Authenticity

In order to improve my chinese, I should probably improve my english. And even though in the next 10 months I won’t be able to become a highly educated well articulated scholar, I do think that writing will help me be more articulate, which can then help my chinese. Or at least that’s what I believe now. I don’t know. It probably can’t hurt.

What’s been rattling around my head recently is authenticity. Sometimes I get the impression that being myself is wrong. There’s an ideal man (and woman, but I’m not concerned about becoming that) constructed in our society, based on our values and, more specifically, the values of white-american culture. I wouldn’t say that I don’t fit that image. Instead of leading I prefer to follow, instead of talking I prefer to think first. I hate small talk and I’m rarely friendly with strangers (and I imagine I’m perceived as cold, distant, aloof, unfriendly, etc by even some of my closer acquaintances). These traits have their place and value in other cultures, but are rarely looked upon as favorable in mine. Over the past 5 years I’ve slowly been gaining self-acceptance (incidently it feels damn good, I highly recommend it), and coming around to the idea that you don’t have to strive for the ideal person in one’s own respective culture.  Whereas before I would realize that I don’t fit the model white American male and feel like I was in the wrong, more and more I find that I would rather be myself and accept my personality traits and persona than strive for something I am not.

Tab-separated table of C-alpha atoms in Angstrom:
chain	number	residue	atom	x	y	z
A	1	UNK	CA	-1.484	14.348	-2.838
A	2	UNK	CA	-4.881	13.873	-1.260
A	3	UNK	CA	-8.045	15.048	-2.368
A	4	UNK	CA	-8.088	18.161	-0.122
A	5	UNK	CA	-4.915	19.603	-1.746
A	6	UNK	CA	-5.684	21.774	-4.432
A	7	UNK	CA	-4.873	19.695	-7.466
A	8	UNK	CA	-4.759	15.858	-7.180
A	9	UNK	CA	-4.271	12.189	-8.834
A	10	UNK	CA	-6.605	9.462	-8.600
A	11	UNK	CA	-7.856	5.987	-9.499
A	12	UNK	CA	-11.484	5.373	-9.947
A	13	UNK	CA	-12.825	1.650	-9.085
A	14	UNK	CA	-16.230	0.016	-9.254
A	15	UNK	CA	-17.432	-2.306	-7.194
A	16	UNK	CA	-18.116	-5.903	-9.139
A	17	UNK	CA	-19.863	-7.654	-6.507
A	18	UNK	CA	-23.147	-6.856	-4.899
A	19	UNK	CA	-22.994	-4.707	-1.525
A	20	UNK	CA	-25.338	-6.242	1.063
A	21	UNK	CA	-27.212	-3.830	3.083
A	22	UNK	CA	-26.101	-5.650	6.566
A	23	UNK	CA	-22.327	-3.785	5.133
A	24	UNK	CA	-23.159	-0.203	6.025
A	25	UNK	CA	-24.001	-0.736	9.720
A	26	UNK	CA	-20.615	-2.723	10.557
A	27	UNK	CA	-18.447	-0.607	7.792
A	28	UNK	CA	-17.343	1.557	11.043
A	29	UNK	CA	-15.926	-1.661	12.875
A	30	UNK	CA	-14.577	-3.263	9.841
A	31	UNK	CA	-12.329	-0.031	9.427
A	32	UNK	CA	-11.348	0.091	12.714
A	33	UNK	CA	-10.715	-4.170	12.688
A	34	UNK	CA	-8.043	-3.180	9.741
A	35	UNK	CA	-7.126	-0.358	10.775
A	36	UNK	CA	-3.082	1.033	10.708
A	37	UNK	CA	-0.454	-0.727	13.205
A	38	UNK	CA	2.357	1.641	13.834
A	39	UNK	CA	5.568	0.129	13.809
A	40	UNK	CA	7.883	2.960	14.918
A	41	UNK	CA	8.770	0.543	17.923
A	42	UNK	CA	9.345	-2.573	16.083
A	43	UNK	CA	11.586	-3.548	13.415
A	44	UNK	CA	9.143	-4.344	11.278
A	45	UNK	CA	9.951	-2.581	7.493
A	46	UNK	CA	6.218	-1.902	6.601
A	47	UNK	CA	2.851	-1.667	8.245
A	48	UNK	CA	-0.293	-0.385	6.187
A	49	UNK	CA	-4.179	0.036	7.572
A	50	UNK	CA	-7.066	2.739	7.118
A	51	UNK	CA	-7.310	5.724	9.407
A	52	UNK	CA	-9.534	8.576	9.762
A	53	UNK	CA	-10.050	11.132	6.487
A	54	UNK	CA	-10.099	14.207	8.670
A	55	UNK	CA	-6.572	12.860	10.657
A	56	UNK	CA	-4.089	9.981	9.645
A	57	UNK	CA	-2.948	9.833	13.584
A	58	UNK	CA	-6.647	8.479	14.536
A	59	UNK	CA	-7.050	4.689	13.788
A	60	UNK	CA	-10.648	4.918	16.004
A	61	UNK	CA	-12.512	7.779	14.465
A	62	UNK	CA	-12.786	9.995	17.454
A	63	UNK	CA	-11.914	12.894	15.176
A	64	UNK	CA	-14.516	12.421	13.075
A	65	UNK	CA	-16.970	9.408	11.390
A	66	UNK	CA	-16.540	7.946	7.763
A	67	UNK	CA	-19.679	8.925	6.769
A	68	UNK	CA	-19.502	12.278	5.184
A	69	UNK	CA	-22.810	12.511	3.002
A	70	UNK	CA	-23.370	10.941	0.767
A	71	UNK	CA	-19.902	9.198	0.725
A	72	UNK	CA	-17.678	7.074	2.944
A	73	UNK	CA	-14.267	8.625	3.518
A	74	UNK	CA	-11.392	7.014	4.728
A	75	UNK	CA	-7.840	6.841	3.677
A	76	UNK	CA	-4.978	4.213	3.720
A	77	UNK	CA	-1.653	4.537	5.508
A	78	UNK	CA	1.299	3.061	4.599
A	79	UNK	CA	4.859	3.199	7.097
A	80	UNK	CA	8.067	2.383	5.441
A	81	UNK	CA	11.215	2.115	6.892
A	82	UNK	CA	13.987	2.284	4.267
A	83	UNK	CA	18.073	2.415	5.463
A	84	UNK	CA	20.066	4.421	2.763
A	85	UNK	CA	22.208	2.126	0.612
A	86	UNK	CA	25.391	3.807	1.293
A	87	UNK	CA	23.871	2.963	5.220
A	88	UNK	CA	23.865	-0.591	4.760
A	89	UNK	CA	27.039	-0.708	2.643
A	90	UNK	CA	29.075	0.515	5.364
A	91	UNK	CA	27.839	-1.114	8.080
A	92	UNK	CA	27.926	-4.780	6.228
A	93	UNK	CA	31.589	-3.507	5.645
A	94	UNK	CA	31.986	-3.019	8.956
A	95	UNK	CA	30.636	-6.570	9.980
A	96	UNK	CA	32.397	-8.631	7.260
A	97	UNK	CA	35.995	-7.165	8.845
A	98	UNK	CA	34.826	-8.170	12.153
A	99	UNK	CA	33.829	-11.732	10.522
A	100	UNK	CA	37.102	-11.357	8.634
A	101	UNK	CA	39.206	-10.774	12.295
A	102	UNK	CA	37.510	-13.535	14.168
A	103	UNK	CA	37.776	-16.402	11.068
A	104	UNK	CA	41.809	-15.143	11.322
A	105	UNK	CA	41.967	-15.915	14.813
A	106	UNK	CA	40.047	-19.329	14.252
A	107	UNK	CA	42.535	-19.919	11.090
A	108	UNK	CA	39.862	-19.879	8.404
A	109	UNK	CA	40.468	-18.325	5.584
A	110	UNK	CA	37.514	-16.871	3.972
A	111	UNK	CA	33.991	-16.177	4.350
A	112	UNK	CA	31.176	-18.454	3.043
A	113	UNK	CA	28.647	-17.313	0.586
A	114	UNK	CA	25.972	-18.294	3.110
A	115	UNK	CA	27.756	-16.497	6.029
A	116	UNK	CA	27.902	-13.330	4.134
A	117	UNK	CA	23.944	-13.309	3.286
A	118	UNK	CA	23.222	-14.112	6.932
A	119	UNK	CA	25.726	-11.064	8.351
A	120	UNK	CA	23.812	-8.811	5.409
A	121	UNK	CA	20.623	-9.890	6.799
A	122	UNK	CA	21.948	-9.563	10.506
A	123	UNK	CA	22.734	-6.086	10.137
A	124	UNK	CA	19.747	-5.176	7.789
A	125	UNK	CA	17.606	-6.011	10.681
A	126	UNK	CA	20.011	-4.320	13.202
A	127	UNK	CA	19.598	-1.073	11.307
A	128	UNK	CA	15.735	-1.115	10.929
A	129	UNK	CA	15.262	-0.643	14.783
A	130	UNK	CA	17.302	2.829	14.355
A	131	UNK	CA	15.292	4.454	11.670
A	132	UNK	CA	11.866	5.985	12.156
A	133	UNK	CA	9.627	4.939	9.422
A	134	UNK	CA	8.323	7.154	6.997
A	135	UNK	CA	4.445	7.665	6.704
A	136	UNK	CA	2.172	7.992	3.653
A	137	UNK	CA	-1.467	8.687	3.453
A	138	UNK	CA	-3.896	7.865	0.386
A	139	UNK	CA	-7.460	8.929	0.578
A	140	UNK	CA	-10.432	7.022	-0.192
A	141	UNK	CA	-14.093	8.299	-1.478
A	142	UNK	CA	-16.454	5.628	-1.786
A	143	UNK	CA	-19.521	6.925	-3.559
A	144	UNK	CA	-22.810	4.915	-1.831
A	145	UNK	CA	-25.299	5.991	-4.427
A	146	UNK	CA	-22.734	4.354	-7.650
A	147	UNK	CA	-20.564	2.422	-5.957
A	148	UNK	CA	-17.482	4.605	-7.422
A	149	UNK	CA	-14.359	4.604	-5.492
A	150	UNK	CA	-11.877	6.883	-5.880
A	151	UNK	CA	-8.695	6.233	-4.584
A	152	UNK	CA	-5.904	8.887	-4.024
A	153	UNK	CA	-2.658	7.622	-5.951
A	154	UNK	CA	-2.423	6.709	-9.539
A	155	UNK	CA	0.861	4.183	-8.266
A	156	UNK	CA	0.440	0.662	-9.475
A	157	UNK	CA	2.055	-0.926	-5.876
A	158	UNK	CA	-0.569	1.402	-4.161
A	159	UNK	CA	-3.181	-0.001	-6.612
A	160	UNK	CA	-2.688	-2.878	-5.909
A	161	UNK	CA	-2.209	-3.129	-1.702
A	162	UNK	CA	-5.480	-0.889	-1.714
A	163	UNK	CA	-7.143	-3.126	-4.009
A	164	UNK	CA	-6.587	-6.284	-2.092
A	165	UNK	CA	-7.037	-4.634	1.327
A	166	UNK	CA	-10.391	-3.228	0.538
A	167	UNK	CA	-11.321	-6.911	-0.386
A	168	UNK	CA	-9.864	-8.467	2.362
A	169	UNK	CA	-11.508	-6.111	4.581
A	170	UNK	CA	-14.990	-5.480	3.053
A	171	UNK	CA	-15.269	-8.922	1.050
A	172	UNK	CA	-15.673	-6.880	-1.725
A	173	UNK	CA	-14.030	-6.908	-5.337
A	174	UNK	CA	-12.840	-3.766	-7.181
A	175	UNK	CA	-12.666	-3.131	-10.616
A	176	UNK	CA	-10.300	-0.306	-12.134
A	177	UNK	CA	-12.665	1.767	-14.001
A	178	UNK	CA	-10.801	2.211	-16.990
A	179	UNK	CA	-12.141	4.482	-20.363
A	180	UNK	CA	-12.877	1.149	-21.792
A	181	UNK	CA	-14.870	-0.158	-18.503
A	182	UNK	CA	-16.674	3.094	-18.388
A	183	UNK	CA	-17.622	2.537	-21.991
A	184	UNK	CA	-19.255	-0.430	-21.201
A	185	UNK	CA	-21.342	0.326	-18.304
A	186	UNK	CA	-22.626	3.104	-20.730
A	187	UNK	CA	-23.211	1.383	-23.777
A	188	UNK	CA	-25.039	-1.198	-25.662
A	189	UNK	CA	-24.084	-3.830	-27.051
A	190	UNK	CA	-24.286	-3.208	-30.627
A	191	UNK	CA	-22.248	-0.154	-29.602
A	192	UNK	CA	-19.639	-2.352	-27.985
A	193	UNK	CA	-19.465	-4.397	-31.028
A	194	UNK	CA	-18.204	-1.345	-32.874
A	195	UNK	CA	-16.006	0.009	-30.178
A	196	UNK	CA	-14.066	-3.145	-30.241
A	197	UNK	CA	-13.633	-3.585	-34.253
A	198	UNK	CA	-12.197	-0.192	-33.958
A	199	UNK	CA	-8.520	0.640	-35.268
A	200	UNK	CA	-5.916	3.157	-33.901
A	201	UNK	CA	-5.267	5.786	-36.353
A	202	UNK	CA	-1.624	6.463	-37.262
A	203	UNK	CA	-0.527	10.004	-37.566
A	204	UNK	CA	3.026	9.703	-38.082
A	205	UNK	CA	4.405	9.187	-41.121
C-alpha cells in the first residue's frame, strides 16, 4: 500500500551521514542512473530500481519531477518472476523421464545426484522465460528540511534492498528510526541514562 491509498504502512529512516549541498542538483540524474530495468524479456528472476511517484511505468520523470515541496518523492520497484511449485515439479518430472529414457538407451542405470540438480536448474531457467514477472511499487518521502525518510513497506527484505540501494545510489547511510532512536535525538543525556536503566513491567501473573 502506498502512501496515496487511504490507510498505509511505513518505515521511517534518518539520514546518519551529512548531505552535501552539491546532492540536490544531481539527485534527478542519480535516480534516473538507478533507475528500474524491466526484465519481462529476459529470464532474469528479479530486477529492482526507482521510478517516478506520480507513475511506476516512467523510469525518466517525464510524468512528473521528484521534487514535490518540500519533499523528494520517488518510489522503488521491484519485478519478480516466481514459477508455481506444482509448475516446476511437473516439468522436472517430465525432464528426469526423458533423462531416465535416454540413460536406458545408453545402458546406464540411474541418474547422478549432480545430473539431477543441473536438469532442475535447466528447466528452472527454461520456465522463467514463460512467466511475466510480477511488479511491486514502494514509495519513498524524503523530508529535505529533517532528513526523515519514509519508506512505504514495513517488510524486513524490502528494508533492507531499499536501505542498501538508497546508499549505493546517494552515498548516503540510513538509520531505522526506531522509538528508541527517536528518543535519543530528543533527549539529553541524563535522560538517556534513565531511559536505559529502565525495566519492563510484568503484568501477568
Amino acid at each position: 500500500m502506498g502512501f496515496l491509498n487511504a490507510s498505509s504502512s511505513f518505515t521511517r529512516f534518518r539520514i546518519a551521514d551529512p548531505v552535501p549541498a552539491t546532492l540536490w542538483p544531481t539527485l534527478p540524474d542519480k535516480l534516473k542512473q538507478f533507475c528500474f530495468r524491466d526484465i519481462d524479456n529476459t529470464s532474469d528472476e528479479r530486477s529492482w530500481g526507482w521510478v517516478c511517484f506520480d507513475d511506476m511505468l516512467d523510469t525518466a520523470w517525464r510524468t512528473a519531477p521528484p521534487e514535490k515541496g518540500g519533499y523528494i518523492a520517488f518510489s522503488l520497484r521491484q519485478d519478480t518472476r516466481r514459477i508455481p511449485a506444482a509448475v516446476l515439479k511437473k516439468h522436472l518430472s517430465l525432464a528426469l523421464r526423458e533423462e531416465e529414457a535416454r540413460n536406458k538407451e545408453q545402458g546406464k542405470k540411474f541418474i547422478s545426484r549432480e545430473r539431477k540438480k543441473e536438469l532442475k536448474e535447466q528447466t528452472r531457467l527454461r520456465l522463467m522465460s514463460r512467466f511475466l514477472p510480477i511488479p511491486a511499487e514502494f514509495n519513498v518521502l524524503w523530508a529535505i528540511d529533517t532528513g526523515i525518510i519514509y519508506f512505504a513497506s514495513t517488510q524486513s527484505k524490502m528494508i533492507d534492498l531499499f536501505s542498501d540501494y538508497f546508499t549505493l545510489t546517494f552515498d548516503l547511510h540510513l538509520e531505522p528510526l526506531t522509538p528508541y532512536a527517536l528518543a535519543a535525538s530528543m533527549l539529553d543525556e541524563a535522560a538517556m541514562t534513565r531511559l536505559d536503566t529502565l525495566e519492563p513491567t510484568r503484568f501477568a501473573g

I’ll admit that I’m always initially off-put by people who are very different from the norm. I’m not used to it and I haven’t yet learned how to quickly adapt my speech so that I can find something to talk about with them, or how to readjust my thinking to see them as a person with a story rather than just some weird person. As an aside, a few months ago I had an epiphany while eating a burger. It was my first time leaving the base for the weekend, and we went to a local brewery to have a meal. I had a burger, and the burger itself was delicious, perfectly medium, nicely seasoned, tender meat, the bun was house-made and perfect, the toppings weren’t so much that they crowded the taste of the burger nor did they make it ungainly to eat, the porter that I had with it was also made in-house and oh-my-god was it delicious. It was at that moment that I realized that what I’d been missing eating in the dining halls was depth; the food isn’t bad, per se (well…most of the time, if you can overlook the sodium content), but it’s all just so bland and boring and it lacks flavor and vibrancy and LIFE and depth. After a bit of thinking I started thinking that people are also like the fine burger from that brewery, they have so much depth. I may not always see it, but everyone has however many years they’ve been alive worth of stories influencing who they are and how they act. Anyway, after that experience it made it a little easier to realize that weird people are normal people, they just aren’t as afraid to express their authentic selves as much as others (or perhaps they perceive the relationship between themselves and the universe in a different way than most “normal” people perceive that relationship).